ST. LOUIS -- Shipments of beer in the United States are rising for the first time since 2008 in another sign that consumers--particularly young men--are slowly but surely emerging from the recession, reported The Wall Street Journal.
Much of the rebound is being driven by small-batch craft' brewers, reflecting shifting tastes and forcing dominant players Anheuser-Busch InBev NV and MillerCoors LLC to increasingly borrow from upstarts' playbooks, said the report. Big brewers also are rolling out alternative malt beverages after liquor companies swiped drinkers, it added.
Beer shipments in the United States rose 1.9% to 141.4 million barrels in the first eight months of 2012 after falling three straight years, according to the report, citing the Beer Institute. Beer sales had fallen 1.5% in 2011. Americans are drinking more beer even though brewers increased prices through the recession, unlike wine and liquor companies.
Beer has struggled in recent years partly because its key customers, blue-collar males in their 20s, were battered by an economic downturn that hammered industries such as construction, the report said.
"If they're hit, we're hit disproportionately,'' David Almeida, vice president of sales at AB InBev's U.S. unit, told the newspaper. It has nearly a 50% market share, much of it on the back of its Budweiser and Bud Light brands.
Job numbers are still much worse than before the downturn, but improving. The unemployment rate for males 20 to 24 years old stood at 15.2% in August. The rate for men 25 to 34 fell to 8.3% in August, from 11.7% in 2009, according to the report, citing the Bureau of Labor Statistics.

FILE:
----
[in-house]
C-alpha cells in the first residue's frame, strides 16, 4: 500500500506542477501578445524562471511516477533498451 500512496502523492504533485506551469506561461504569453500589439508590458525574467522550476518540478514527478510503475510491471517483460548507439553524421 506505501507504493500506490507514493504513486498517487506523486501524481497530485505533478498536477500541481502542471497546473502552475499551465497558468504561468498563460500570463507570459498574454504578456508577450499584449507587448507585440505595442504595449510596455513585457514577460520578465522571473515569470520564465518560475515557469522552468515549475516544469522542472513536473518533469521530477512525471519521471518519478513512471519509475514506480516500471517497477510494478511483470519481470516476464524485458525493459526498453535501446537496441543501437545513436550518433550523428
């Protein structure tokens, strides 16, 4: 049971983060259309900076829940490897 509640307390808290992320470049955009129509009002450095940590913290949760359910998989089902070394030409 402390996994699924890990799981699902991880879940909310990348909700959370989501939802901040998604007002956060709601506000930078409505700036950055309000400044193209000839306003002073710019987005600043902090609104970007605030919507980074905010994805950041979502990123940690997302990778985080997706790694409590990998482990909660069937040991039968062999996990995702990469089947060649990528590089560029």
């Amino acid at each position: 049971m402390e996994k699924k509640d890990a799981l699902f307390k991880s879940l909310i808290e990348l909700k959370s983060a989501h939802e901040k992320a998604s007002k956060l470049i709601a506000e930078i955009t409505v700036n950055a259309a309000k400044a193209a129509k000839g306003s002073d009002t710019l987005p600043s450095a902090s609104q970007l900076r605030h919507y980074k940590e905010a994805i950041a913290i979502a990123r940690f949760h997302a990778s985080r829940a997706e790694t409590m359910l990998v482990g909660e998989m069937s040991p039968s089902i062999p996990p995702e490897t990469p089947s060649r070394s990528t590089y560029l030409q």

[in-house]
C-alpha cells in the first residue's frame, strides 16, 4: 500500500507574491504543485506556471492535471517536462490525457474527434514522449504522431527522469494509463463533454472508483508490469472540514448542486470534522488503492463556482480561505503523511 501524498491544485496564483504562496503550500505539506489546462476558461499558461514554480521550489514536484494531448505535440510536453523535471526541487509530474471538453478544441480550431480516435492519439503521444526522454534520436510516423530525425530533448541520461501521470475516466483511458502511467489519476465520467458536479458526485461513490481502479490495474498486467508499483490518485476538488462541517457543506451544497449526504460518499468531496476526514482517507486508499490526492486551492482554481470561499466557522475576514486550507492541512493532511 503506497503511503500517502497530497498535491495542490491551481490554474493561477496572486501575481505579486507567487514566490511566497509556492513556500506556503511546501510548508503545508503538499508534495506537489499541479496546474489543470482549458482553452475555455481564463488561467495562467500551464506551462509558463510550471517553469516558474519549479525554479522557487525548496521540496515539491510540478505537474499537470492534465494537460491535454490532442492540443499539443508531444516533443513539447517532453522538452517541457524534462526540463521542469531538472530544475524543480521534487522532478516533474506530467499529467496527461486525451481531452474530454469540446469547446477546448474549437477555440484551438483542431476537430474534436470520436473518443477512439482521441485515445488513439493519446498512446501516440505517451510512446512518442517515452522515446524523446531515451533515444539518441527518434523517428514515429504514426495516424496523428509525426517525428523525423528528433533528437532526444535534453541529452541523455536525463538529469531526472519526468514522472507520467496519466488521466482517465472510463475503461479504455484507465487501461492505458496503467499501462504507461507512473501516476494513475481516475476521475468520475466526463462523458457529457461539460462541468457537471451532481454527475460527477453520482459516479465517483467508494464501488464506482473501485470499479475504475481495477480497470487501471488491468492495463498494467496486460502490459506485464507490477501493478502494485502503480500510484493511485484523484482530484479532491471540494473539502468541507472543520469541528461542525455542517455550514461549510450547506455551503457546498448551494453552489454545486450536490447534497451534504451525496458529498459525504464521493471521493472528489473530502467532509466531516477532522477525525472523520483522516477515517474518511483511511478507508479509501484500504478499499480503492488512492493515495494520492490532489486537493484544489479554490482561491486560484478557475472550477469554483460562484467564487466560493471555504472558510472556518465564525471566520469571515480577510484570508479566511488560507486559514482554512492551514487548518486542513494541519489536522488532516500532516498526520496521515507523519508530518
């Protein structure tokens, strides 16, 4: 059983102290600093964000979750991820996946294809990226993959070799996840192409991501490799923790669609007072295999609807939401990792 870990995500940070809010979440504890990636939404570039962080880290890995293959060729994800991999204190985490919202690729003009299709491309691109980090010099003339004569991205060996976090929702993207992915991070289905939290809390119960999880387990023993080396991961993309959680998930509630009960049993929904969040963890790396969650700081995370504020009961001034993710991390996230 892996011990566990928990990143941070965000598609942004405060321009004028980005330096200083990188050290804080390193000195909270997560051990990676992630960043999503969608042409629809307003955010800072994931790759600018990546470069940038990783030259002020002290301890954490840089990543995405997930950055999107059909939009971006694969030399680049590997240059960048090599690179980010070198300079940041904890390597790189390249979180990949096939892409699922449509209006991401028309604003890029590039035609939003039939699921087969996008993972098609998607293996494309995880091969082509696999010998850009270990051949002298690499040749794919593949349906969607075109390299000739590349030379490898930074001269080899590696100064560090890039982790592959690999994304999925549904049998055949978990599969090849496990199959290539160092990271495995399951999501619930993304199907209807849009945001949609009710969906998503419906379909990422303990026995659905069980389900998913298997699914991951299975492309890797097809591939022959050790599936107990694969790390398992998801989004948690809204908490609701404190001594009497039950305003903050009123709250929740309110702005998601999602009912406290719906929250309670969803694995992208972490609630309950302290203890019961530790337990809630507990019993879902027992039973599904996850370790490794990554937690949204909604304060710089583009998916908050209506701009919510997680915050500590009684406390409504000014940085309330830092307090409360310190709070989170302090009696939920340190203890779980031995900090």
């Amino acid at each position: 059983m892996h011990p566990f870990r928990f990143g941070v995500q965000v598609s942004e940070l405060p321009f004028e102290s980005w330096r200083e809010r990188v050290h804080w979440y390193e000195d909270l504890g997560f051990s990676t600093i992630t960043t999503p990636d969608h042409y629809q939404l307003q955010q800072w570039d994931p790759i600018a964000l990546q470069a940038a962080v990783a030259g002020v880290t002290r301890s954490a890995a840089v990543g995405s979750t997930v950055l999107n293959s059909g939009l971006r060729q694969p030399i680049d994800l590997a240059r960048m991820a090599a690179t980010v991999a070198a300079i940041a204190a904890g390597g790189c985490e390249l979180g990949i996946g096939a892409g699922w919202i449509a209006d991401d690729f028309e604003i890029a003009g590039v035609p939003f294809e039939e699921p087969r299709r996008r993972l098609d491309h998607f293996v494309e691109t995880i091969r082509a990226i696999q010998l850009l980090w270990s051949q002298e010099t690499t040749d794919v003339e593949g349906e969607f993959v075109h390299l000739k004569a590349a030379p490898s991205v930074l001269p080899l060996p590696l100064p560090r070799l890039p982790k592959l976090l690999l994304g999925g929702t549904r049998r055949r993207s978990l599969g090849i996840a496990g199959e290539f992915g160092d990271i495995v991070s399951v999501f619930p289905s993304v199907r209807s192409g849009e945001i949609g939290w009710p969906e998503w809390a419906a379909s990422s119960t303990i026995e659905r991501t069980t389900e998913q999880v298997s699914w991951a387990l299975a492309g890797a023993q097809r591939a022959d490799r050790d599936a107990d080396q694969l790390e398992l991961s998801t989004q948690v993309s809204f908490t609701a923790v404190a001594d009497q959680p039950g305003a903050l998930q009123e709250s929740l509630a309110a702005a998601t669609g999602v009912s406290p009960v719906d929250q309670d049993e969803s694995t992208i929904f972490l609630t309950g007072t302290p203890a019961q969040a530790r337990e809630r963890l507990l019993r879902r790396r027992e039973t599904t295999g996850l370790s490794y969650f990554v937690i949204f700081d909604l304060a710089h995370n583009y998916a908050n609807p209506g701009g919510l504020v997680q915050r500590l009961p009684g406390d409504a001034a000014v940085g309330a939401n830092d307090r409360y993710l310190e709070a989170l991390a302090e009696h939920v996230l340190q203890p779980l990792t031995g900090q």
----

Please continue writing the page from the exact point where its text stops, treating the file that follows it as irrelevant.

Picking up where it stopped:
Americans are branching out from traditional American lager to sample ales, porters and wheat beers from fast-growing small brewers.
The number of breweries in the United States topped 2,000 earlier this year for the first time since the late 19th century and another 1,300 are in planning stages, according to the Journal, citing the Brewers Association, which represents craft brewers.
Craft beer sales rose 12% in volume terms to 6 million barrels in the first half of 2012. The association estimated craft beer represented 6% of U.S. beer market by volume and 9% in dollar terms last year.
The move to craft-style beers could limit consumption even though it lifts profits in the $100 billion beer industry, the report said. In addition to charging higher prices, many specialty brews have a heavier taste and higher alcohol content than mainstream beers, making them less likely to be "guzzled."
"People will go out and pound Coronas or Miller Lites, but they'll sip craft beer,'' Mike Mazzoni, a longtime beer-industry consultant, told the paper.
MillerCoors is posting healthy growth in its biggest-selling brand, Coors Light. But it also has broadened distribution of small brands such as Henry Weinhard's, a Northwest brewer it owns, to tap growing thirst for IPAs and other niche beers. It recently rolled out Redd's, an apple-flavored ale, and Coco Breve, a malt beverage containing coconut water, in some markets.
"I think it's woken up a lot of folks who have not considered beer and is bringing them into the category,'' Tom Long, CEO at MillerCoors, told the Journal. It controls about a quarter of the U.S. market and still derives the bulk of its sales from Miller and Coors lagers.
Shipments of AB InBev's Bud Light, the country's top-selling beer brand, are rising for the first time in four years, lifted by the launch of Bud Light Platinum and Bud Light Lime-A-Rita to compete against liquor. Platinum is sweeter and has higher alcohol content than regular Bud Light. Lime-A-Rita tastes more like a margarita than a beer, said the report.
Big brewers are increasingly working the craft-beer craze. Anheuser-Busch's Goose Island (acquired last year) and Shock Top are both posting double-digit growth.
At MillerCoors, Blue Moon and Leinenkugel's are also posting double-digit growth.